Among the earth's most formidable creatures

is one who bears very similar features

to mine, though she's thoroughly foreign to me;


I'd claim she came from another planet --

one named Venus (or was it Janet?)

but most would find that hard to believe, don't you agree?


No, her strangeness stems from simple genetics,

udderish moods, and dreadful cosmetics,

and especially from the way she acts towards me:


She seems to think she's still in charge

even though I've grown quite large,

but Iím an adult she's never willing to see!


Instead her perception, quite mistaken,

regards my lot as completely forsaken

to be her slave and general dog's-body;


Her whims are mad, filled with demands,

and dare I thwart her slightest commands

her tirades are something I devoutly wish I could flee...


Yet Mum on her own seems unable to cope

with life's least requirement of any scope

so her claim on me is her ultimate victory:


I do her chores and smooth her way,

shield her from stress, check in every day,

and arrange her life most satisfactorily.


She's determined to know my whereabouts,

thoroughly convinced I consort with louts

whose ancestors have barely come down from a tree,


While she, in contrast, is quite loudly certain

that our forebearers lived in caves with lace curtains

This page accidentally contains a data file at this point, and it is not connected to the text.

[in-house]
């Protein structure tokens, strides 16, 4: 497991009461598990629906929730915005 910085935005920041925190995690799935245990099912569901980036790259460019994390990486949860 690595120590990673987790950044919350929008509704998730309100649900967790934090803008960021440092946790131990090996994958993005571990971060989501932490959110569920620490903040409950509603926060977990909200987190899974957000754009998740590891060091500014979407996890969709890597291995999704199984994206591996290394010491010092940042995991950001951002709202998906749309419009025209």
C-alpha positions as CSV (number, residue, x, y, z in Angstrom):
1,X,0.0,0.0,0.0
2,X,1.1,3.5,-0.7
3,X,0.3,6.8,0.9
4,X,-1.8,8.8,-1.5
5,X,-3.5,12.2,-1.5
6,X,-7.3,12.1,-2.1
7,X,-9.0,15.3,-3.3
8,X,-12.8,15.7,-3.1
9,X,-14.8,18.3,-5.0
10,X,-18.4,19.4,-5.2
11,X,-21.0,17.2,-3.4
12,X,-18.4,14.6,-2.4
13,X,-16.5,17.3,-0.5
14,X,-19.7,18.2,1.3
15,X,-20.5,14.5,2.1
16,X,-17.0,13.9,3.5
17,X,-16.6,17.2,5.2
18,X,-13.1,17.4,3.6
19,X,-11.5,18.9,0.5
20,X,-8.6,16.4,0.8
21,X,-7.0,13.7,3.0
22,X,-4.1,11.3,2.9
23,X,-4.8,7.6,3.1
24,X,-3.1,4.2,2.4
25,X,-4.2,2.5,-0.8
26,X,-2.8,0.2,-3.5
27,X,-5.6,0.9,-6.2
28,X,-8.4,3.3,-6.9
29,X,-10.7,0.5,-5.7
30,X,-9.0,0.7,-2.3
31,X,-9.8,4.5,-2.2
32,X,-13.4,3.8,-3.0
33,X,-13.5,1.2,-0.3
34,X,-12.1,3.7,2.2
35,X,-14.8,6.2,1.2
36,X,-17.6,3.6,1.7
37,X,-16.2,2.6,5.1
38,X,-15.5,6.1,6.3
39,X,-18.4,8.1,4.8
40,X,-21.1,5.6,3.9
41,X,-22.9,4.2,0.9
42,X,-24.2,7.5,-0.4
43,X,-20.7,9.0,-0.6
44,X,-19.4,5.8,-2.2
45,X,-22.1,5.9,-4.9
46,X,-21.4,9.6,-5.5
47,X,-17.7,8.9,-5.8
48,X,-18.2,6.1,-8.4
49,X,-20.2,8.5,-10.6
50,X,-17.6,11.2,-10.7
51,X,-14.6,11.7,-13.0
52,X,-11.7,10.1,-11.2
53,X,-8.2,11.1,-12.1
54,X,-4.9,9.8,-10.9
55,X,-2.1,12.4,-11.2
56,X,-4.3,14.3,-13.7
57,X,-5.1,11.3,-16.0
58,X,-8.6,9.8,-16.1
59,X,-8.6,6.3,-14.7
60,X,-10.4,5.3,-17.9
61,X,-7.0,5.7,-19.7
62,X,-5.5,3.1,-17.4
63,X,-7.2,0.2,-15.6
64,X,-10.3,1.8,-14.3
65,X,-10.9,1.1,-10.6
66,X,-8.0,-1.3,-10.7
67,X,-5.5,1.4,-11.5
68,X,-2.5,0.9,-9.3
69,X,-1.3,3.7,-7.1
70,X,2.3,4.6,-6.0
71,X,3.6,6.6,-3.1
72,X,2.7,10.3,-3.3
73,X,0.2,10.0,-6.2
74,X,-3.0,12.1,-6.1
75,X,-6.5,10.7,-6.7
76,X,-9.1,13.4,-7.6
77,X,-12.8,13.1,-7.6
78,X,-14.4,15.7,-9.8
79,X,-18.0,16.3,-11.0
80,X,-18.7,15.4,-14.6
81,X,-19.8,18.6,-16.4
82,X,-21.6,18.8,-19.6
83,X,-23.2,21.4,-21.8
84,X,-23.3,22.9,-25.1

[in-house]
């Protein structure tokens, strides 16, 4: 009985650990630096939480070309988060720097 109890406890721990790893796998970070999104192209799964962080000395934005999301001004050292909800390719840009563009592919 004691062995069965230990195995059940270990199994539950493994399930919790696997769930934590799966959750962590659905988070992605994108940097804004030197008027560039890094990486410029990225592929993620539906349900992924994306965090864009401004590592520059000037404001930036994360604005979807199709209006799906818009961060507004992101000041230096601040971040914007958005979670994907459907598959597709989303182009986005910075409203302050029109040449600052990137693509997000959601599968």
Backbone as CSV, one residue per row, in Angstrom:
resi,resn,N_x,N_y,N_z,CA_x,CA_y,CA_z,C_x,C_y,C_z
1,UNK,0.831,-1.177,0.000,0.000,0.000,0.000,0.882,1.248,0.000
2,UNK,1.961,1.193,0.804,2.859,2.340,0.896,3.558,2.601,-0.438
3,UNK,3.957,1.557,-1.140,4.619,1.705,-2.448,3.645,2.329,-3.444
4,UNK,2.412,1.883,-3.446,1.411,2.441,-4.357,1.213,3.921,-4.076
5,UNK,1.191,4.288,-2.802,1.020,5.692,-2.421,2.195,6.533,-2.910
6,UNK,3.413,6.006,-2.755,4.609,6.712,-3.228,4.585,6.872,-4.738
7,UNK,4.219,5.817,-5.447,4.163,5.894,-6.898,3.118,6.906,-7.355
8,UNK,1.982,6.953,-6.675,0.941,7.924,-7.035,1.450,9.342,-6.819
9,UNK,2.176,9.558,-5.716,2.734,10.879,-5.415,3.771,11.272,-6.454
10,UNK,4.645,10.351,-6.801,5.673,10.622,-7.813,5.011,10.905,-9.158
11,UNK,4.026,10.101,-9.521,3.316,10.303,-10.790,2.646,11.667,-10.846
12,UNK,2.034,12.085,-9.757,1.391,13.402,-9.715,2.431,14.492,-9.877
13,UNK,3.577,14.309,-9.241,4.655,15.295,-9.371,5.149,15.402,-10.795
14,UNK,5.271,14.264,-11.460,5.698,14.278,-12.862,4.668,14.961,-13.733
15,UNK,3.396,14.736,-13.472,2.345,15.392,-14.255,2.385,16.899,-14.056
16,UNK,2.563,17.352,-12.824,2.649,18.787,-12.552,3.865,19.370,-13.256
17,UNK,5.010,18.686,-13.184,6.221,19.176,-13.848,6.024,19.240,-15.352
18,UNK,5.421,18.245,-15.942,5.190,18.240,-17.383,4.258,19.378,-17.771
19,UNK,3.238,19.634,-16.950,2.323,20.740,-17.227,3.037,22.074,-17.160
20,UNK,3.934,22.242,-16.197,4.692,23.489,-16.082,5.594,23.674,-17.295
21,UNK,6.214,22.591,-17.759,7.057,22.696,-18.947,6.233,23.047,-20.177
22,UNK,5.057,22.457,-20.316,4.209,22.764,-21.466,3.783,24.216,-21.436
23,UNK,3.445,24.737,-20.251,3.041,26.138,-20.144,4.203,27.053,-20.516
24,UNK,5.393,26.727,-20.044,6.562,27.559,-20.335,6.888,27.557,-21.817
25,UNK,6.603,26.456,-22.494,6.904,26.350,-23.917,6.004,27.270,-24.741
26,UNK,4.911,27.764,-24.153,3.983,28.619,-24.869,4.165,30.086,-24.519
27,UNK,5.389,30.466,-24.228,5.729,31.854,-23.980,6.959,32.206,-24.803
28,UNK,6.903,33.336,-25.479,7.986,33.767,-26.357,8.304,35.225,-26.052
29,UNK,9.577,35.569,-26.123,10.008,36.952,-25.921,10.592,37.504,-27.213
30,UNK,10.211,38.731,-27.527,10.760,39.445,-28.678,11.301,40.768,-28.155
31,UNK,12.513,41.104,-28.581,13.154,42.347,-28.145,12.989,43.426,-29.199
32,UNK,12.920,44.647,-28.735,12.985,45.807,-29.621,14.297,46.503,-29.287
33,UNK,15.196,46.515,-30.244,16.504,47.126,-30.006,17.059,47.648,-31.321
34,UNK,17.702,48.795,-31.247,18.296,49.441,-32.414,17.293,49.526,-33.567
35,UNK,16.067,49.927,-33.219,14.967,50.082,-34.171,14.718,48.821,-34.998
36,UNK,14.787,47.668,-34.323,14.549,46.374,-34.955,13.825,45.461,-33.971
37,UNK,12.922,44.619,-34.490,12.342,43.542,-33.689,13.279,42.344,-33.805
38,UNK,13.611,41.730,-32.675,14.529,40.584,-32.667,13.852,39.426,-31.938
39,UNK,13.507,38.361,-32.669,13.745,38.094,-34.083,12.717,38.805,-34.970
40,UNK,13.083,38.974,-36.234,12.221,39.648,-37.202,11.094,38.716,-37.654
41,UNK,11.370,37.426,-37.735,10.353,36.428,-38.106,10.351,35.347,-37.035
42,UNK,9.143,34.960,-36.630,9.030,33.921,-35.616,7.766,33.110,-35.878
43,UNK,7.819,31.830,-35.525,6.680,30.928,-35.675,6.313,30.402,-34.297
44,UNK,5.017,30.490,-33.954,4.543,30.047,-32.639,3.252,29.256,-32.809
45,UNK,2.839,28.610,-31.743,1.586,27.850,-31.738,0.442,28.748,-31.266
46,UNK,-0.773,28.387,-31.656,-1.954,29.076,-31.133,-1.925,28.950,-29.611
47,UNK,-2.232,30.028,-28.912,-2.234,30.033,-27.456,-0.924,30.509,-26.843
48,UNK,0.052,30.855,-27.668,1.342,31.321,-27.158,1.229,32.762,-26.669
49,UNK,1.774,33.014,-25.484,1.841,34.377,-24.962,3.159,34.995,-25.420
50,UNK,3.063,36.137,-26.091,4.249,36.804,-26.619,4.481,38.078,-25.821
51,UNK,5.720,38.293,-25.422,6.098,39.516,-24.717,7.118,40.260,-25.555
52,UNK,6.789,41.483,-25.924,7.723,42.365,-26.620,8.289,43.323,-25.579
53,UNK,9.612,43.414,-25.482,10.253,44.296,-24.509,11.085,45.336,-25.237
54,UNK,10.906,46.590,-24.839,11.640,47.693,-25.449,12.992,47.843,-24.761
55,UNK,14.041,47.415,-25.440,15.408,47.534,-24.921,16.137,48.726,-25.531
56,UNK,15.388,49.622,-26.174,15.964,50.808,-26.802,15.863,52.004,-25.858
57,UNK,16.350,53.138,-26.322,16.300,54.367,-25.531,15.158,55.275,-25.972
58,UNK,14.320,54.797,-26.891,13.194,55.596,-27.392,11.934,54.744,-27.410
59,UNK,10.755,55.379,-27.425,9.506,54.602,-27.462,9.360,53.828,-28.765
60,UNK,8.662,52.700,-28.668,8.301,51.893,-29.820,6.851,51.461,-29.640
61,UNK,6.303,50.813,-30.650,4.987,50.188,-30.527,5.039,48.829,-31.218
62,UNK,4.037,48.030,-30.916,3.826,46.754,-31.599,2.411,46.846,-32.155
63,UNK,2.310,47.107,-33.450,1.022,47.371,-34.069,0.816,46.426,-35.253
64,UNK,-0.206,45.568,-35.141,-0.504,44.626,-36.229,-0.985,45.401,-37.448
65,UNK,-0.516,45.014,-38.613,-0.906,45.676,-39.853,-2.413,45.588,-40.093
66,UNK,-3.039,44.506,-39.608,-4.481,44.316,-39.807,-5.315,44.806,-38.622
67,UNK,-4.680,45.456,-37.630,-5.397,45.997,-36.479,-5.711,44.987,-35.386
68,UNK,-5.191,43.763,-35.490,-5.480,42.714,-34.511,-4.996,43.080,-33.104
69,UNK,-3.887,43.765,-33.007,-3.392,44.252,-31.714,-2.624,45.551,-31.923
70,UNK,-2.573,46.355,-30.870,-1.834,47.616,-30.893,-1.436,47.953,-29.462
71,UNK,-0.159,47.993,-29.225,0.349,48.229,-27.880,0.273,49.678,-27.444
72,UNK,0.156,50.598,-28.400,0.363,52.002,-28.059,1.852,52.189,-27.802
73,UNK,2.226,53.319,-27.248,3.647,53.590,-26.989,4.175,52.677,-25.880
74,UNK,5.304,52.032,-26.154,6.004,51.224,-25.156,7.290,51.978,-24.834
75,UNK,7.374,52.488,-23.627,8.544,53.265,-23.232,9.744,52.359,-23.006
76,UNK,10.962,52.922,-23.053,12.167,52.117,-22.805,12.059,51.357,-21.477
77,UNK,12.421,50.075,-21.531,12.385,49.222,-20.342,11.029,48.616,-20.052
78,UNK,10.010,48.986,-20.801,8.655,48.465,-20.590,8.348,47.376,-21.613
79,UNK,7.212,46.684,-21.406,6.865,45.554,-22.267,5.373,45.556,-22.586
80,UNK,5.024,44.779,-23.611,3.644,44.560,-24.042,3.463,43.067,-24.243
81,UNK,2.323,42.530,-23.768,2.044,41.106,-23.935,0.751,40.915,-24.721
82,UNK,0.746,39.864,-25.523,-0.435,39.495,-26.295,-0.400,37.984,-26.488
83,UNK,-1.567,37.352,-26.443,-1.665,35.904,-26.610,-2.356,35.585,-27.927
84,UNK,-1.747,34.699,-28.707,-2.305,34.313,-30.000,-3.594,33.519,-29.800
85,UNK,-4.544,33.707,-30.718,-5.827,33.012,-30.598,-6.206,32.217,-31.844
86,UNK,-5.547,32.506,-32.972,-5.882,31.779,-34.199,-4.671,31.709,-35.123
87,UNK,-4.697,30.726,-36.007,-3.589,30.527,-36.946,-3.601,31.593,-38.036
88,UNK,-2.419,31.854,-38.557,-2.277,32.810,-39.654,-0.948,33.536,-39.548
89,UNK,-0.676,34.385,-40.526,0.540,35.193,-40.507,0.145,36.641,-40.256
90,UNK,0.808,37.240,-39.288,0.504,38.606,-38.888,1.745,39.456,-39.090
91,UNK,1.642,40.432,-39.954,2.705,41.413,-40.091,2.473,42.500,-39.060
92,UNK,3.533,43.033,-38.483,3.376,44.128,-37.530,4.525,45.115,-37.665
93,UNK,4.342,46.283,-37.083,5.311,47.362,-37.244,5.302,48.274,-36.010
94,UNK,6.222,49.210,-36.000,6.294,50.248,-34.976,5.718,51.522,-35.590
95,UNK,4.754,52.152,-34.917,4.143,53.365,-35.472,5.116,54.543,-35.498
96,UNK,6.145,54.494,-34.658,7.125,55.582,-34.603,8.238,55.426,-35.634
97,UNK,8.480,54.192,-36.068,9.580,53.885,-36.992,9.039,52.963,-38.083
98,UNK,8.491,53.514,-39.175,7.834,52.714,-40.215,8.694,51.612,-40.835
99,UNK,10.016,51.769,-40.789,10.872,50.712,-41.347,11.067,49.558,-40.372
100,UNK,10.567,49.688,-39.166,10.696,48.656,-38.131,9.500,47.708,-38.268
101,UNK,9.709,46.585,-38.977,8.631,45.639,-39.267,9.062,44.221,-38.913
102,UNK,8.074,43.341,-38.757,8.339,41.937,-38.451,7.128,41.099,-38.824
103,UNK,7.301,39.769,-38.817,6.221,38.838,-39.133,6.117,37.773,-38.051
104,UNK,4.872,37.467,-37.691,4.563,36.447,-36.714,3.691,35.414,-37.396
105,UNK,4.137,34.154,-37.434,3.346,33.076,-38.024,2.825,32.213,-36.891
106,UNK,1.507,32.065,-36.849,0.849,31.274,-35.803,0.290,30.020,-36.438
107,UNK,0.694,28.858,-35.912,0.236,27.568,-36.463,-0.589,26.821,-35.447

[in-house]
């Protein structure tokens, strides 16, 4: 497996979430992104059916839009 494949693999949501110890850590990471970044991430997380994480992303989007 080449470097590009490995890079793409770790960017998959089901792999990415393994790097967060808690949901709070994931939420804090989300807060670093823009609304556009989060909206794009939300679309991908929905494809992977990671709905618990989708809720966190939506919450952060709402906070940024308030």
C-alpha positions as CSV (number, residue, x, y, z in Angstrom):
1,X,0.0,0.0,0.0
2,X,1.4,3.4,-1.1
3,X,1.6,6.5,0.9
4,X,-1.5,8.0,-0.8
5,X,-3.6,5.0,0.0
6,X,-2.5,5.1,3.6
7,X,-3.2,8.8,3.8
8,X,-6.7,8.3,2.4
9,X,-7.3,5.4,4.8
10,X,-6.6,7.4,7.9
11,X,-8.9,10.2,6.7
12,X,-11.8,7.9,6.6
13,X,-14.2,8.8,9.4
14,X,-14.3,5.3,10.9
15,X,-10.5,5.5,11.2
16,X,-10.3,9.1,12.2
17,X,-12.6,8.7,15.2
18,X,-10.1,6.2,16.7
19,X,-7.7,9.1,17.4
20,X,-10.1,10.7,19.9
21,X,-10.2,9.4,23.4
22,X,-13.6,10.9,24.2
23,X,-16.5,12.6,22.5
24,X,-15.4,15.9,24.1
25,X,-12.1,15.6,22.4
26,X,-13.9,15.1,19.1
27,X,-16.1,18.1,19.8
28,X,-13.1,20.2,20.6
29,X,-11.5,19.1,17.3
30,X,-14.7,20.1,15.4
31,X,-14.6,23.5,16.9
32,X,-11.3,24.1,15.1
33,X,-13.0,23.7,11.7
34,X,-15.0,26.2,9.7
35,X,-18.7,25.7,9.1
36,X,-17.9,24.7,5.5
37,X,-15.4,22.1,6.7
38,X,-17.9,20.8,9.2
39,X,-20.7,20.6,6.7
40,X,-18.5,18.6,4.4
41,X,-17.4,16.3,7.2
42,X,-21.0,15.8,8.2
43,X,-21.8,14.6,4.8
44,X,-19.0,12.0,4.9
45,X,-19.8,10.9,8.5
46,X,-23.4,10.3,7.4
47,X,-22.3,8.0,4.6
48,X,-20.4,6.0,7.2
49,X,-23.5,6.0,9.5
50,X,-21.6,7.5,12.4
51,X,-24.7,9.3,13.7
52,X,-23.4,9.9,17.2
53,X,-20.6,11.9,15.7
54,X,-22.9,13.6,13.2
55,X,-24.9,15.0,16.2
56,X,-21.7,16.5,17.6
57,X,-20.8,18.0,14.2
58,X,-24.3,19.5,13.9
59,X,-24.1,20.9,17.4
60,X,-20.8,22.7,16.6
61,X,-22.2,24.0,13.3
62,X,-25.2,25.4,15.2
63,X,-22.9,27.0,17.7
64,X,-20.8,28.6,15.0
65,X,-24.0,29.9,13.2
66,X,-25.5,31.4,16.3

and Grandpa Oog would have certainly been a grandee!


Though she's searched in vain for news of our reign

it hasn't inhibited her claim to our fame:

but strident assertion is far from certain proof of nobility.


Sheís firmly convinced no woman is worthy

to bear my babies and call her Dorothy

(for thatís her name though sheíll always be ĎMaíamí to me).


Sheís appointed herself my marriage broker,

with scheming worthy of a decadent toker

and assaults on every debutantish sensibility;


What she doesnít  ken is that come what may

sheíll never manage my wedding day

despite her dreams of considerable reams of lordly attendees.


I must disappoint:  Iím in love with a man;

weíll soon be away, thus thwarting her plan

to eventually ensure that Iíll nevermore walk free.


She is, it is true, kin to me through and through,

thus I cannot ignore this personage who

has given me breath -- then frustrated my destiny;


So Iíve hired a nanny and also a lawyer:

both of them have the keys to her foyer --

Iíll write from long distance announcing my fait accompli.


Iíll do what I can from wherever we are

whether its Paris, or Moscow, or Zanzibar,

or somewhere free in the heart of Poughkeepsie;


I may be her son, but Iím no longer the one

whose job itís become to drop all and run

to come to the aid, thoroughly unpaid, of this lady related to me.